Standing at the top of a slide at a swimming pool, teenager Lech-Walensa Lo Tam suddenly felt something strange come over him.
"I just had a bad feeling about it - just something was wrong.''
It would be the last emotion the 15-year-old would feel seconds before crashing head-first into the shallow pool, breaking his neck and leaving him paralysed from the shoulders down.
The Year 11 Avondale College student, of Glen Eden, had set big goals for himself this year.
He wanted to gain his NCEA Level 1 and improve himself both physically and mentally. He was also quietly hoping to make the school's First XV rugby team.
Every day before school, he would wake up early to hit the gym in the garage. In the evenings, he went for runs around the neighbourhood.
But everything changed the day he and three mates went to the pool on a teacher-only day earlier this year.
"Me and the boys just wanted to catch up again. We decided we wanted to go to Pt Erin Pools.''
Lech and his mum, Justine Lo Tam, picked up one of his friends on their way in to Herne Bay.
"We got there first and we were waiting for my other mates to arrive. They turned up and jumped straight into the pool.
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"They were telling me to jump in, but it was a cold morning and I wanted to play basketball just to warm up.''
Eventually, Lech gave in and headed up to one of the connecting slides. But for some reason, he had a bad feeling.
As he paused, his friends called out to him to hurry up.
"I just went down the slide, on my tummy, head-first. I went in [the water] and all I felt was . . . I just couldn't move.
"I didn't realise how shallow the water was. I went to tuck in . . . and I just blanked out. I just remember looking around in the water and yelling and trying to move my arms - but nothing.
"My friends said they saw my legs sort of flip over my head. Then I just panicked. I just kept yelling - they said later they could see the bubbles.''
One of his mates finally grabbed him and pulled him up. But, still thinking Lech was joking, immediately dropped him back into the water.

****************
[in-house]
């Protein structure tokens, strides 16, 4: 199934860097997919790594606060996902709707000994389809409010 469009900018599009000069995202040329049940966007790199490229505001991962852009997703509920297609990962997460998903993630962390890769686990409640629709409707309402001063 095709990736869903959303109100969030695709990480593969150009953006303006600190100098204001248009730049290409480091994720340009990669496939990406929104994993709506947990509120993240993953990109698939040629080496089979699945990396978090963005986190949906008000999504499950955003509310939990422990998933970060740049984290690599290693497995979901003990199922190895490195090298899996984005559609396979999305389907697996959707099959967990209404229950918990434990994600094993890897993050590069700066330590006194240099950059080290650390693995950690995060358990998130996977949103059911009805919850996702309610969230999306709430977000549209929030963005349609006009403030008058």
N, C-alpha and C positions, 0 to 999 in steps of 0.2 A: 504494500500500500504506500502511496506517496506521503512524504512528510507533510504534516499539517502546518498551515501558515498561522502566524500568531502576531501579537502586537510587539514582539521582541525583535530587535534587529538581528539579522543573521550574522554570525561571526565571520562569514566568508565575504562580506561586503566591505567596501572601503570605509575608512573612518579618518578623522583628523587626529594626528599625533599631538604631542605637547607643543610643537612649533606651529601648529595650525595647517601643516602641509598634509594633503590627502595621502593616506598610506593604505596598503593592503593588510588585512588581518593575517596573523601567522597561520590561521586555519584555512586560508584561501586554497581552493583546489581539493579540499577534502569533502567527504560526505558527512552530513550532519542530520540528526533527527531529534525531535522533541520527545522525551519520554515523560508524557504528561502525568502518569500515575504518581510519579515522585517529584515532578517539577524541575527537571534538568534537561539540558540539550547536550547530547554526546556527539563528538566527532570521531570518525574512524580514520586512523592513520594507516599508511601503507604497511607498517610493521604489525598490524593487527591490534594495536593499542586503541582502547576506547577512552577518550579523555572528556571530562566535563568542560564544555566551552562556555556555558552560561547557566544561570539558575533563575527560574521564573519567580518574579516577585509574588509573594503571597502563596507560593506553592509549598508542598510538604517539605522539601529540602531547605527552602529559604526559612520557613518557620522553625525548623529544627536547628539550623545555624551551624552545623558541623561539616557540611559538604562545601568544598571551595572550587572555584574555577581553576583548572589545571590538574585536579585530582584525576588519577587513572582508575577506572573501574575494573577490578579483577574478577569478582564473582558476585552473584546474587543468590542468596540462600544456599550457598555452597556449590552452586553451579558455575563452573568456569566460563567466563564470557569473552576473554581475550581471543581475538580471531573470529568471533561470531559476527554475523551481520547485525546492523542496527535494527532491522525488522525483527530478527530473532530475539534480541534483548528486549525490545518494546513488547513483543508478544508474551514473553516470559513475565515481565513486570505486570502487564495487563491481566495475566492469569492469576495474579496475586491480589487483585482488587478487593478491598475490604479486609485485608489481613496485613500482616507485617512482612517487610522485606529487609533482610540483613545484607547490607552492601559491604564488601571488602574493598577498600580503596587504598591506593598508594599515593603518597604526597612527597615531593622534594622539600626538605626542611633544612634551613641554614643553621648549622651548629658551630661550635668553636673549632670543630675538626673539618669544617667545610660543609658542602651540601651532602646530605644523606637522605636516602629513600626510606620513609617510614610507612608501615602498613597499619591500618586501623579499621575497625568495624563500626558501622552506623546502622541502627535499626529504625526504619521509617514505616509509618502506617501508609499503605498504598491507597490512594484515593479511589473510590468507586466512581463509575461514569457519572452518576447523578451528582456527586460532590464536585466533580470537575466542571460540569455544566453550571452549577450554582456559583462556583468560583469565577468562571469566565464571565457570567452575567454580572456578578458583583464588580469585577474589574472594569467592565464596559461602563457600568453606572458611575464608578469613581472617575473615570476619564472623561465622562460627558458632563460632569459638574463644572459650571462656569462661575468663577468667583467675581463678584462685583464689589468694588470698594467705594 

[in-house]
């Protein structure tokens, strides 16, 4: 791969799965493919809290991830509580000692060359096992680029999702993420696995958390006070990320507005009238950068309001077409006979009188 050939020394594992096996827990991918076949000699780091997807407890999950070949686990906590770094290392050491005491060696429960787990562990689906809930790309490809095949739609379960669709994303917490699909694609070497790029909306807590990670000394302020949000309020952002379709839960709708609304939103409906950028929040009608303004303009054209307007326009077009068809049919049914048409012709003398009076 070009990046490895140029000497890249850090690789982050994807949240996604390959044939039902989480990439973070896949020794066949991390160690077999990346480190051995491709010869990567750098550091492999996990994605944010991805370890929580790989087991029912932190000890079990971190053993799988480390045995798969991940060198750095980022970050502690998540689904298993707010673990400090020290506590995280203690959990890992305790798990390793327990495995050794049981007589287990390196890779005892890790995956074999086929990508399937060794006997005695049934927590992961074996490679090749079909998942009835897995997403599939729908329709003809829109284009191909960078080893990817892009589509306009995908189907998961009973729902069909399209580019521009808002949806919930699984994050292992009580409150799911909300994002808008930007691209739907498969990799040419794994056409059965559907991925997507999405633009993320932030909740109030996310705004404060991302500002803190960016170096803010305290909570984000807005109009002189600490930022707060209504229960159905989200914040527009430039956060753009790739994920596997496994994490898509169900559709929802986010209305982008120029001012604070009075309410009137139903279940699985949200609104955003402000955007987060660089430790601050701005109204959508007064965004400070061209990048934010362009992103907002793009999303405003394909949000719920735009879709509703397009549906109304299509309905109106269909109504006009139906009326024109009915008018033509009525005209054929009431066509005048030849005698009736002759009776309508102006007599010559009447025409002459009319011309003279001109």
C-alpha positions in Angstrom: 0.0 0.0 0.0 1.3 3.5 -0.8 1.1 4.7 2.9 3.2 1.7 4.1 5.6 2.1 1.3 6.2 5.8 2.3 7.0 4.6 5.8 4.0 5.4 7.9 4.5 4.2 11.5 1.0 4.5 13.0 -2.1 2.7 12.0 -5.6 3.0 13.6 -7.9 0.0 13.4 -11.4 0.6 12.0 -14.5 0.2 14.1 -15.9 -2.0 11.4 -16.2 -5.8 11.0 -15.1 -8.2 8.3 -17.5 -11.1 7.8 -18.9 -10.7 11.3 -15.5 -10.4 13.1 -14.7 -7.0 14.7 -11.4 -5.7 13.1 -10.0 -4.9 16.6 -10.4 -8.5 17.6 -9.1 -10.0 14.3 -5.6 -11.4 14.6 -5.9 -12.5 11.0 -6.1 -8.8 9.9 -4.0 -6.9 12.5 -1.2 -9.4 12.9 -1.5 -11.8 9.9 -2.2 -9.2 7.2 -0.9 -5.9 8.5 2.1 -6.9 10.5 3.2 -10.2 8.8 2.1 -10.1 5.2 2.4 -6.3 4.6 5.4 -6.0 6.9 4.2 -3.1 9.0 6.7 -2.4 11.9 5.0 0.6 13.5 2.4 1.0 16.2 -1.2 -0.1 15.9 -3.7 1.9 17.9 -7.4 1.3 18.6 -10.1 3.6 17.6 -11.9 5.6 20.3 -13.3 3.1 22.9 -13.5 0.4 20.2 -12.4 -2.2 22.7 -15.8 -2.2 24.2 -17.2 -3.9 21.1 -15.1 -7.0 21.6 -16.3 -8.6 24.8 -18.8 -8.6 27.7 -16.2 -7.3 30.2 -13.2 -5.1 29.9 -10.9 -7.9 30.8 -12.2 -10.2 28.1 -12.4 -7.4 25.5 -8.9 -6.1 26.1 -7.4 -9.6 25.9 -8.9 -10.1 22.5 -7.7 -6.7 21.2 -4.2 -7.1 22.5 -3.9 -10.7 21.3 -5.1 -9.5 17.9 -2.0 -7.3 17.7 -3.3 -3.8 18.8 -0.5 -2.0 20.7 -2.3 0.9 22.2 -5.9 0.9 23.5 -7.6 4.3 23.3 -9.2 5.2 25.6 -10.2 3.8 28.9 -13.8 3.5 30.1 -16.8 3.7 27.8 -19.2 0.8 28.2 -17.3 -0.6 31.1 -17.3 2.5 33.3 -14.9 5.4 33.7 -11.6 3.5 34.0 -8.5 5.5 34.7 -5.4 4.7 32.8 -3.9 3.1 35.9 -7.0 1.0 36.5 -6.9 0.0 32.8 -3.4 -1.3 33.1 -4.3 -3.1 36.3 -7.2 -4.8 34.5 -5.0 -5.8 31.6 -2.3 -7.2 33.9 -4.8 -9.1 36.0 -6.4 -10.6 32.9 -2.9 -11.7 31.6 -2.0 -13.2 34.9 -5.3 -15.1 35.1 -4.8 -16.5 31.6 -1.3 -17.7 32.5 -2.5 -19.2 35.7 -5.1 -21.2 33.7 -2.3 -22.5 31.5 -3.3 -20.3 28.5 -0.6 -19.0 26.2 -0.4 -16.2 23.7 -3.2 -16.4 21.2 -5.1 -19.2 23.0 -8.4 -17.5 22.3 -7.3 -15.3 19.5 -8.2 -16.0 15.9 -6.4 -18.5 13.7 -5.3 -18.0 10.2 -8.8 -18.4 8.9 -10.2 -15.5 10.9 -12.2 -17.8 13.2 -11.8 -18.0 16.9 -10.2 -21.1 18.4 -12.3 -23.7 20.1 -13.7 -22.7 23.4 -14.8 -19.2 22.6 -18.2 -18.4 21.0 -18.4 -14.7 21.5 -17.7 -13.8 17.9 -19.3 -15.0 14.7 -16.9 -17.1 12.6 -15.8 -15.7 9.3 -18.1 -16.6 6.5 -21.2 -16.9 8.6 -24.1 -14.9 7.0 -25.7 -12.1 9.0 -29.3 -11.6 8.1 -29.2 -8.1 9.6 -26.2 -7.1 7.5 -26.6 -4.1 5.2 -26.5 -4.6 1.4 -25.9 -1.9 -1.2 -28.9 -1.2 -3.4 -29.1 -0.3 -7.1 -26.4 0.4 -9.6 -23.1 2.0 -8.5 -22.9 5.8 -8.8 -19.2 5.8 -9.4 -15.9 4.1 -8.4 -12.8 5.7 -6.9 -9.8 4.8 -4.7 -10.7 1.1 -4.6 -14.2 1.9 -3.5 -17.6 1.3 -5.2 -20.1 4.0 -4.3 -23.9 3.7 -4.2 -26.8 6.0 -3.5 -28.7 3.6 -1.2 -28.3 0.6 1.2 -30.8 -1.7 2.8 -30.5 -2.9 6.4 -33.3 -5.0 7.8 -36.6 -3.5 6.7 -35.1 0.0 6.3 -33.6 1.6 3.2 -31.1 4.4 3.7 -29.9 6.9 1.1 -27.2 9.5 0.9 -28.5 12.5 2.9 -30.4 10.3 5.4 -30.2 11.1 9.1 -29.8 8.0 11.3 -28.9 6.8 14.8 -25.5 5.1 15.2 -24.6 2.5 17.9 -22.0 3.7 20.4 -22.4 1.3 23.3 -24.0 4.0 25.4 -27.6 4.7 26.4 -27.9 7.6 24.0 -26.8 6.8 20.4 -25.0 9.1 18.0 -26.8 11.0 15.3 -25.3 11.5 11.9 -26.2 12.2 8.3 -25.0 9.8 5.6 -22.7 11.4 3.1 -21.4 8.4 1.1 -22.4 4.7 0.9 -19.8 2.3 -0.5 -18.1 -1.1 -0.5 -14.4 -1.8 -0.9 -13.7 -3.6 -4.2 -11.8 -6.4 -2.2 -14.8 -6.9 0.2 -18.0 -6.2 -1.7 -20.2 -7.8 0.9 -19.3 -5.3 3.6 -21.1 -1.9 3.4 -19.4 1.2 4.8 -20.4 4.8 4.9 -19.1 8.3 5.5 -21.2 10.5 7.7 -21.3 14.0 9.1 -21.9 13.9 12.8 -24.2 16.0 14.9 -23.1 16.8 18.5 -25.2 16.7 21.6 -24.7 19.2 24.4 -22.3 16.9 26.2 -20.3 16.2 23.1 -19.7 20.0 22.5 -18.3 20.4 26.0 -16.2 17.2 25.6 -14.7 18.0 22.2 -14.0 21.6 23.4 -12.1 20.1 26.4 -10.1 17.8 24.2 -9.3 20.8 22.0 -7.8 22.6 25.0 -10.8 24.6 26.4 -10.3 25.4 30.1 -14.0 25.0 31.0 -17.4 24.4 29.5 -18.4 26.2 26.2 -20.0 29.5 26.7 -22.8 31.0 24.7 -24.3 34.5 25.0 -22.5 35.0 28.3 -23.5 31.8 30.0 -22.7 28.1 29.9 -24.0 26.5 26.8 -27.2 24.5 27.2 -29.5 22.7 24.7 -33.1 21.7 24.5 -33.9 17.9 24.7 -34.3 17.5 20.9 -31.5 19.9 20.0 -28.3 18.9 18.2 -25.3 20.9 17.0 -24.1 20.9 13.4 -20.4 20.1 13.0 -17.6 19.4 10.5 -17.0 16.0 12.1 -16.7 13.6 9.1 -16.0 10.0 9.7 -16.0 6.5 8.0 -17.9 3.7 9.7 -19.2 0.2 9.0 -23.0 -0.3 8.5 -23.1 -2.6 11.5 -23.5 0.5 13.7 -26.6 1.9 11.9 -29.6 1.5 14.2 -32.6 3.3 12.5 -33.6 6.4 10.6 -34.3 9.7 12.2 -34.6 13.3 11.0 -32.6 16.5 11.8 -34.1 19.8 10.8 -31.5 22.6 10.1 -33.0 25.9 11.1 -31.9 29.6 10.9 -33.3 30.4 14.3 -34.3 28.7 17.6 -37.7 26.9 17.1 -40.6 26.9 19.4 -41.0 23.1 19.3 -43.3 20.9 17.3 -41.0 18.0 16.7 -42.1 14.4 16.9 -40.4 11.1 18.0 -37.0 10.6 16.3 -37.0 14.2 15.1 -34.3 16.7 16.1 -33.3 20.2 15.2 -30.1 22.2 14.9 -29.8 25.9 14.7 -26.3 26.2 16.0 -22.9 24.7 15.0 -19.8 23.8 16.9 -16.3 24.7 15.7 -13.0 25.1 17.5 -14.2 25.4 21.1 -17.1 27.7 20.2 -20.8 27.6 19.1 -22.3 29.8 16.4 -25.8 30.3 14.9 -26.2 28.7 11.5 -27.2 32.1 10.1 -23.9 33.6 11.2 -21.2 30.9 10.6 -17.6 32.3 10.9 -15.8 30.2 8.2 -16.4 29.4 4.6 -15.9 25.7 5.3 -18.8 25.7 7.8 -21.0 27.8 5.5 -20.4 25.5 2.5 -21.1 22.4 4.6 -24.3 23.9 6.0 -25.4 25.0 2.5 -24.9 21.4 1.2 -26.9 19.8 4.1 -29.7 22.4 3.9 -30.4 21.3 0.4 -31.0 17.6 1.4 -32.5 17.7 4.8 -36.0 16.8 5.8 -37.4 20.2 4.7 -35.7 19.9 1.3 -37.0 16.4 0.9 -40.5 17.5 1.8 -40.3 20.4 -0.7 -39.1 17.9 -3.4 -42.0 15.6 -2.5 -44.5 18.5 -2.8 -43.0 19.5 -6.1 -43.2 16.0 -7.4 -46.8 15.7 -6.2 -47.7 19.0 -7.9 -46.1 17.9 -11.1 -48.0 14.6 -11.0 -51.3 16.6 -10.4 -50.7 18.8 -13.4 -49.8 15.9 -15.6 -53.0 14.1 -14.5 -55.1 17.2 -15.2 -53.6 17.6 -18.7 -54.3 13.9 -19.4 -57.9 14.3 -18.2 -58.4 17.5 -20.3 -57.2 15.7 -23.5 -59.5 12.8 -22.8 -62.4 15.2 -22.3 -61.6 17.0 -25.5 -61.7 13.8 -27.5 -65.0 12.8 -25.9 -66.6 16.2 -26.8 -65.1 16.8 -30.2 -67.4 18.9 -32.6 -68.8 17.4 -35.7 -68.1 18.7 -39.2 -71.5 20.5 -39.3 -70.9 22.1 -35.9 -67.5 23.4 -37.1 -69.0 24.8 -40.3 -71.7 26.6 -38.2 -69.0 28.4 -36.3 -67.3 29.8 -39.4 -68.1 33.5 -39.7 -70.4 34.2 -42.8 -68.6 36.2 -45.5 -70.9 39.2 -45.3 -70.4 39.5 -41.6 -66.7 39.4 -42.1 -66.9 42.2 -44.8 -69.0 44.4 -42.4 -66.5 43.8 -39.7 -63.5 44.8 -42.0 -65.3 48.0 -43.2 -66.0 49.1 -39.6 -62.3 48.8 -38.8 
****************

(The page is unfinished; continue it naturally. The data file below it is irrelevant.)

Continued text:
"I couldn't breathe and I just looked up at the sky and thought: 'I'm gonna die'. I was closing my eyes after taking that last breath and out of nowhere he just grabbed me again."
The realisation that the accident was serious only started to sink in when someone started calling an ambulance and then his mum.
"I was just praying to God that this wasn't going to alter my life."
Justine Lo Tam, who works at Auckland City Hospital, was at her desk when she answered the call from a lifeguard, who put her son on the phone.
Asked what she remembered of that call, she pauses.
"Oh gosh,'' she says, touching her chest for a second.
"He just said: 'Mum, I'm scared. I can't feel anything'."
Lech was taken to Middlemore Hospital, where there is a spinal rehabilitation unit, where he underwent a CT scan.
He spent eight hours in the operation theatre before doctors came back with a diagnosis.
He had injured his C3, 4, 5 vertebrae - the worst kind of spinal cord injury. It was a grim diagnosis - the kid who loved to play sport would not walk again.
It has been almost seven months since the February 1 accident and despite everything, Lech stays positive.
He now has some movement in both arms, but still cannot feel anything from his shoulders down.
Mum Justine says they are looking into alternative treatment for spinal injuries offered overseas. For now, they are taking things slowly.
Lech says he is grateful to be alive and now tells his mates to do everything in life 100 per cent.
"The night before, I had been out running and just had this mentality to just keep pushing myself for those who can't walk and for those who are no longer alive.
"I was thinking: 'Just empty the tank. Do it for those people who can't'. Not knowing that the next day . . . that was me.''